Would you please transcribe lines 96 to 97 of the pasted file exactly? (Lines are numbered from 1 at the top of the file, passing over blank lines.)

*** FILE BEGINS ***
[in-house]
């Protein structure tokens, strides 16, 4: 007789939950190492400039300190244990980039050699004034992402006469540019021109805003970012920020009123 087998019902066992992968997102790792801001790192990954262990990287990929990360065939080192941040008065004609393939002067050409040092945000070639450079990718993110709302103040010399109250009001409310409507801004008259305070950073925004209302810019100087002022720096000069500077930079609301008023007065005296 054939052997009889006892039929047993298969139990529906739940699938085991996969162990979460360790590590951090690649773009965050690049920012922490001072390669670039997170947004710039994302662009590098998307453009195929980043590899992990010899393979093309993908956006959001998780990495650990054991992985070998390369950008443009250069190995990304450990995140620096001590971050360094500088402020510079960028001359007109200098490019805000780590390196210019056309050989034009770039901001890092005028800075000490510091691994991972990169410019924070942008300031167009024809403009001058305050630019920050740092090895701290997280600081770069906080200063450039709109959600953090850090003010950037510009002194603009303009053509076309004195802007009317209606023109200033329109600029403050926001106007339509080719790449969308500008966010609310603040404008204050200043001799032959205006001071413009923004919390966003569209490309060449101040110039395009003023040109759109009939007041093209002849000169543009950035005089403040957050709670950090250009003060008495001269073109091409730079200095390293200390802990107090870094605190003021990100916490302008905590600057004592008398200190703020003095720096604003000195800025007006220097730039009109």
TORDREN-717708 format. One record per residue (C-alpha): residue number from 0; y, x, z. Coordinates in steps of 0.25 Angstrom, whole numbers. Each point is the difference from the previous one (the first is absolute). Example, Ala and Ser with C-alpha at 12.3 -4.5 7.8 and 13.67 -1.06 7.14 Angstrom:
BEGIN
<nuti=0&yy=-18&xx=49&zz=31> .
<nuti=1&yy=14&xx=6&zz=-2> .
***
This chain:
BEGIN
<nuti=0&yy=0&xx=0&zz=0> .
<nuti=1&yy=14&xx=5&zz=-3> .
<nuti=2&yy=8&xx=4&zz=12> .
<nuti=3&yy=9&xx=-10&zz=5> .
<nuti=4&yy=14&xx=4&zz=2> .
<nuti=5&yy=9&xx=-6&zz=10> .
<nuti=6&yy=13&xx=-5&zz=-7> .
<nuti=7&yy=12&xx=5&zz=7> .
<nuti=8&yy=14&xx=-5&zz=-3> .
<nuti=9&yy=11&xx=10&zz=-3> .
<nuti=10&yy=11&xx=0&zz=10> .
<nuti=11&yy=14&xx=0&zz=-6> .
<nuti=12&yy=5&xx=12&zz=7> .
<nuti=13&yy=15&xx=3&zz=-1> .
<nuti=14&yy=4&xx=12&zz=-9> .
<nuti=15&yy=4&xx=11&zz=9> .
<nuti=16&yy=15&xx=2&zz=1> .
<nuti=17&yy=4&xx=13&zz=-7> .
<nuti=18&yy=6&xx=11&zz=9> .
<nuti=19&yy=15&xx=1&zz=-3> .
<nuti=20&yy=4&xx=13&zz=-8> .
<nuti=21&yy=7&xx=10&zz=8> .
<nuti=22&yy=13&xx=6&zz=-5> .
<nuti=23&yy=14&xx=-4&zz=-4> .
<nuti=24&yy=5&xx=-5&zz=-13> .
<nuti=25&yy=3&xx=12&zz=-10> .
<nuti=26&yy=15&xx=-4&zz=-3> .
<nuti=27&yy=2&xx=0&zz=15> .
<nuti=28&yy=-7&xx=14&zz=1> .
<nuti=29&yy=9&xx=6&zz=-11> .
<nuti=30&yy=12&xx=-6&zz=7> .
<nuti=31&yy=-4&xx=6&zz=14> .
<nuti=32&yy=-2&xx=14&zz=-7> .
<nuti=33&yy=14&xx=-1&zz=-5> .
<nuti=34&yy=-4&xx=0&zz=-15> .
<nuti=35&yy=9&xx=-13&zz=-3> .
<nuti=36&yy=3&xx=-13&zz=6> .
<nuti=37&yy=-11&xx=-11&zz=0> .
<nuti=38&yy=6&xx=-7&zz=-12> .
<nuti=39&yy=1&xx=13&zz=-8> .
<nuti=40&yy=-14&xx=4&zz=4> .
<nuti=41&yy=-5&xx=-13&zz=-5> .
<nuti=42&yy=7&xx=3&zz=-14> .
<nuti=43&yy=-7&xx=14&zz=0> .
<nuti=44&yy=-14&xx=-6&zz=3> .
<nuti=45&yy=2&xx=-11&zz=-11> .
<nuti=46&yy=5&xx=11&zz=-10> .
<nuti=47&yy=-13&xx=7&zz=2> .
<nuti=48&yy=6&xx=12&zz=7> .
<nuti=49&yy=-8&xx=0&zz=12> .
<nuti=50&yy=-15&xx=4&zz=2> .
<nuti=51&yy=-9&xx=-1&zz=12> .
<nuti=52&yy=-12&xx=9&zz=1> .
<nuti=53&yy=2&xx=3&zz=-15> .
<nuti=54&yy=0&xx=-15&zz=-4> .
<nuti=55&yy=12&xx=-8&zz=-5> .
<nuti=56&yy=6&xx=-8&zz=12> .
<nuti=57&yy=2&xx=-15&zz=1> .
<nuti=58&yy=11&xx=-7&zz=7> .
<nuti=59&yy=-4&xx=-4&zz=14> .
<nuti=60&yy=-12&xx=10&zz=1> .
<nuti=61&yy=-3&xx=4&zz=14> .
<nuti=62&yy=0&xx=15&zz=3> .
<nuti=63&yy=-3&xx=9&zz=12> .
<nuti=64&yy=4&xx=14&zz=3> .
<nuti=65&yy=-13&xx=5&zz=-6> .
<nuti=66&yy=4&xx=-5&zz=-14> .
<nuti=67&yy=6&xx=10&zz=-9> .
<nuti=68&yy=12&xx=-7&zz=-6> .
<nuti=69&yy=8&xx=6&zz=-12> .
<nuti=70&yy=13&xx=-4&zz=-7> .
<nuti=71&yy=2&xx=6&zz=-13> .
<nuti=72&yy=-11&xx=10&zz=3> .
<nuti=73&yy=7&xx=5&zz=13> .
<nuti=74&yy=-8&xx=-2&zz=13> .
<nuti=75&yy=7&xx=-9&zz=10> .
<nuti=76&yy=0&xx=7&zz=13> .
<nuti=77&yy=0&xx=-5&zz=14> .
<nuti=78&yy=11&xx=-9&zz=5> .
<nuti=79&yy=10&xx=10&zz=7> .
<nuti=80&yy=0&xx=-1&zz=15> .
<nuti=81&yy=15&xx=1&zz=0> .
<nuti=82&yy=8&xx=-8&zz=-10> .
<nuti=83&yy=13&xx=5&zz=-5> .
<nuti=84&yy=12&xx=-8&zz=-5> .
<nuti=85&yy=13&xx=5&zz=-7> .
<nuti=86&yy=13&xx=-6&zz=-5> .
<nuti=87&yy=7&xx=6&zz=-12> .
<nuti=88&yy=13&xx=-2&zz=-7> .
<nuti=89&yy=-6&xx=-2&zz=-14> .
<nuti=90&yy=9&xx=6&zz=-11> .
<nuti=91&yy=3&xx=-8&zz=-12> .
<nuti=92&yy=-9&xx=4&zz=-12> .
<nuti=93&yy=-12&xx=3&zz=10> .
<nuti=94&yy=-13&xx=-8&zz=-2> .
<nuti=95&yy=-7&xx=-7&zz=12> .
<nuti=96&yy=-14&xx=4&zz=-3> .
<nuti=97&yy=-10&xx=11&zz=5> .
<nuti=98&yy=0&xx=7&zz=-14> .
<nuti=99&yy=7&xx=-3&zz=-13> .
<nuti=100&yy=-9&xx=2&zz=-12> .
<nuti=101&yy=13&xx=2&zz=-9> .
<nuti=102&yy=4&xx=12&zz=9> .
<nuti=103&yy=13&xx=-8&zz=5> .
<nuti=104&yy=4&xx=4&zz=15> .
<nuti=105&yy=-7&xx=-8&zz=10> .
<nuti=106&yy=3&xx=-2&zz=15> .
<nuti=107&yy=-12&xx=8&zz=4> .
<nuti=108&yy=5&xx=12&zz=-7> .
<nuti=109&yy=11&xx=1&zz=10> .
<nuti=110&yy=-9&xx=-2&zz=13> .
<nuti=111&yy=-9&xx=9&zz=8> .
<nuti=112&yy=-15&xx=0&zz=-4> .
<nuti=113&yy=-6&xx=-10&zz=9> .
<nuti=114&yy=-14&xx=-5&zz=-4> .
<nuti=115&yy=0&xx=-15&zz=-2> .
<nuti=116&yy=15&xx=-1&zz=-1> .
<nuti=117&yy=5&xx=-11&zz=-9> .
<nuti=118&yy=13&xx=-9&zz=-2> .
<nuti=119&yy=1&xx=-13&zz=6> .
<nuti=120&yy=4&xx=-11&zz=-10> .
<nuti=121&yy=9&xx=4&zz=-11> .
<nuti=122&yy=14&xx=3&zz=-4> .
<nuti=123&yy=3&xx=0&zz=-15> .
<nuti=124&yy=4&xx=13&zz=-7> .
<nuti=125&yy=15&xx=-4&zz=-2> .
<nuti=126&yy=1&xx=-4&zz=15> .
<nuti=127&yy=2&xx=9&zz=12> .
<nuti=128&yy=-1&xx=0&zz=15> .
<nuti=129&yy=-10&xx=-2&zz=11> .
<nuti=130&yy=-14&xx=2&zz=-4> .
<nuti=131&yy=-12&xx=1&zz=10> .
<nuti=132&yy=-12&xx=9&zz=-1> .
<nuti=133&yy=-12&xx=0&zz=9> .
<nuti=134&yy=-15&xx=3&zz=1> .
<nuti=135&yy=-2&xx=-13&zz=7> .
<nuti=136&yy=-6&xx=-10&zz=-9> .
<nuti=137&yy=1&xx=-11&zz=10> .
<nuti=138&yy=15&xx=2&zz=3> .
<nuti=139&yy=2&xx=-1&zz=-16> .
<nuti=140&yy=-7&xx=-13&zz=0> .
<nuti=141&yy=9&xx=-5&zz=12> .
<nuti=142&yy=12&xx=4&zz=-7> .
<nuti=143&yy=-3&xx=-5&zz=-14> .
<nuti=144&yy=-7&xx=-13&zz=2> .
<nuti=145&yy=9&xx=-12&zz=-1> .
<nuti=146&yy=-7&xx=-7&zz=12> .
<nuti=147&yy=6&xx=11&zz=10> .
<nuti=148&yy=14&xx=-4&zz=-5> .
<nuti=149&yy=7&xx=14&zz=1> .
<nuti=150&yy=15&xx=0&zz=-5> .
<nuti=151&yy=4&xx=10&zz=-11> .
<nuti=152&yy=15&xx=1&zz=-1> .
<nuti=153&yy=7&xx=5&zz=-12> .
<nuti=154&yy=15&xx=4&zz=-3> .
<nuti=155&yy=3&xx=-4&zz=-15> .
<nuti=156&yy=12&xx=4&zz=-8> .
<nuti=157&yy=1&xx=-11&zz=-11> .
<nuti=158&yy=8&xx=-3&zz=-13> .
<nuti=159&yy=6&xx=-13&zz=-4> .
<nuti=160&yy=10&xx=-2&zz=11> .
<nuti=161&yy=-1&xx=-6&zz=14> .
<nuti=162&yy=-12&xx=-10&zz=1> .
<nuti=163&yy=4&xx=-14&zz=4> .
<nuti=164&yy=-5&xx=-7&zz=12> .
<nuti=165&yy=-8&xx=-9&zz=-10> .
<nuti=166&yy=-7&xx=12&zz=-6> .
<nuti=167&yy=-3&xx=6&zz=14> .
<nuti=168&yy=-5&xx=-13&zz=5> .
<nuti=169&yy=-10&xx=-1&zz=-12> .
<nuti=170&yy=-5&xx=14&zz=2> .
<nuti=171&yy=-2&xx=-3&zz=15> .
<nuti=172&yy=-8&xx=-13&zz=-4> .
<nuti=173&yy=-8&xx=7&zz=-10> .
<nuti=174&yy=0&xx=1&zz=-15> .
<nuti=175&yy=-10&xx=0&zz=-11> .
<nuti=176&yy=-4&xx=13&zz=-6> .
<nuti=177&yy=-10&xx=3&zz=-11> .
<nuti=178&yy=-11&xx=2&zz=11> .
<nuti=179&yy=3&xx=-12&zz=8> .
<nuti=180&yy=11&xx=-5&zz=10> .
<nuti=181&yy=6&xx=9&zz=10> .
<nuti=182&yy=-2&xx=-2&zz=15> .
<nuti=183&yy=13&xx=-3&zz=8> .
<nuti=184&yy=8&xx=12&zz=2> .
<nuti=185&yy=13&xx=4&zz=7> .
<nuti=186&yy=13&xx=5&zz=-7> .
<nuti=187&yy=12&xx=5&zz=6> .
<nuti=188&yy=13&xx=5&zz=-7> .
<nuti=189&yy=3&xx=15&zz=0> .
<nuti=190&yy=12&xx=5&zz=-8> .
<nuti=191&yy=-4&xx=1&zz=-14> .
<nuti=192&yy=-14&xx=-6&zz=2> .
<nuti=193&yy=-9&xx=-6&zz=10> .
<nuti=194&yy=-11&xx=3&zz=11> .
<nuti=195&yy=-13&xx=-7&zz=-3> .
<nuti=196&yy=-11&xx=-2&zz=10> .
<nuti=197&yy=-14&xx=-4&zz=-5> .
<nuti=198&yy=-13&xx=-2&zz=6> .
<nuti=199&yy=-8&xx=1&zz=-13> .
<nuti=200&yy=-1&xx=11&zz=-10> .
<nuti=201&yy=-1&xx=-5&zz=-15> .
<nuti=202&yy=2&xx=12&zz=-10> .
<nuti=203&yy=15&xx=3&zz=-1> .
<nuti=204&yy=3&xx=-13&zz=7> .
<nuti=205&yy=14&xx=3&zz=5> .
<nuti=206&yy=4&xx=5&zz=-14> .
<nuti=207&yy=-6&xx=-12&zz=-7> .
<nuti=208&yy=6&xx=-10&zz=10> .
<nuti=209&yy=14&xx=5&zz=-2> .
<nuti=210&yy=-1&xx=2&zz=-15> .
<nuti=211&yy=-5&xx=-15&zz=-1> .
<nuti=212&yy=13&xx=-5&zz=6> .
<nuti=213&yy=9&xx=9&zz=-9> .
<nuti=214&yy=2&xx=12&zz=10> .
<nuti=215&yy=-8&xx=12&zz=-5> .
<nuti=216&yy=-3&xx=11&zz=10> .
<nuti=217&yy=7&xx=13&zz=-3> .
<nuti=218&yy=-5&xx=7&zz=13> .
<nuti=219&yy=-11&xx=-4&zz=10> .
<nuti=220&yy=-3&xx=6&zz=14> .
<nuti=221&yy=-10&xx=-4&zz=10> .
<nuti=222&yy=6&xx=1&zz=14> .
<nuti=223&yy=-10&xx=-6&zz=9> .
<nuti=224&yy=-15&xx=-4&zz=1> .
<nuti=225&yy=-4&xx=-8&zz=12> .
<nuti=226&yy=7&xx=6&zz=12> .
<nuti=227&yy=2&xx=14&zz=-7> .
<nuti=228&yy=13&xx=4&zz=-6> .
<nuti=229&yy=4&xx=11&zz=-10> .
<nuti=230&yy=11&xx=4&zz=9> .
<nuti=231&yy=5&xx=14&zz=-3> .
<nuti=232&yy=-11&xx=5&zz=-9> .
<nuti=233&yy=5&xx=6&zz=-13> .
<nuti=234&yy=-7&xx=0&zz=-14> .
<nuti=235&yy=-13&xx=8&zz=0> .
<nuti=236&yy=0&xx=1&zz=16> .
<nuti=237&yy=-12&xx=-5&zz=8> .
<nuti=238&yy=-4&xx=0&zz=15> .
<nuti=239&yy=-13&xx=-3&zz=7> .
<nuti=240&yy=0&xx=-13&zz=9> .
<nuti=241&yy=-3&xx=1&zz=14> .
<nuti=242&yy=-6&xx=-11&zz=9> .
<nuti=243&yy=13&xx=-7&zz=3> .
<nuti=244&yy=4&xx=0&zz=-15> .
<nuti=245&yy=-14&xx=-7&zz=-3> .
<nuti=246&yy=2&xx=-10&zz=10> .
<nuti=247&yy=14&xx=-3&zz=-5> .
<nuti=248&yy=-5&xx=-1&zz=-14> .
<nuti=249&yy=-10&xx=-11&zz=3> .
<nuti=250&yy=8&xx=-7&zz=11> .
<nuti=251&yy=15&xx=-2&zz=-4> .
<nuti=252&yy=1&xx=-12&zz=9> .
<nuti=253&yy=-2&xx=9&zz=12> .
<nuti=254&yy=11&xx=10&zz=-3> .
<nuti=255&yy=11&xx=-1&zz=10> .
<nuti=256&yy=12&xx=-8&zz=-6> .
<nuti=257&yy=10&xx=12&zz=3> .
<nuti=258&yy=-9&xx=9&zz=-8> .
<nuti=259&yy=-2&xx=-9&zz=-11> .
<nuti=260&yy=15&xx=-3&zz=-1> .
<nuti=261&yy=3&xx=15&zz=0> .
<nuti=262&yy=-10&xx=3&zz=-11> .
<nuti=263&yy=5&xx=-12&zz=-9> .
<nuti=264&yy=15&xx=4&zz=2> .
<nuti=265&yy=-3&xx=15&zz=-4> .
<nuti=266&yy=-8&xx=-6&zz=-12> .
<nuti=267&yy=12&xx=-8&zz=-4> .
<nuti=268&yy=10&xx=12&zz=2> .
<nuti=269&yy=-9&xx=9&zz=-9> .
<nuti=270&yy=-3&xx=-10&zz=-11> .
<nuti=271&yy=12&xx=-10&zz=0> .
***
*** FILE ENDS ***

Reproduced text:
<nuti=86&yy=13&xx=-6&zz=-5> .
<nuti=87&yy=7&xx=6&zz=-12> .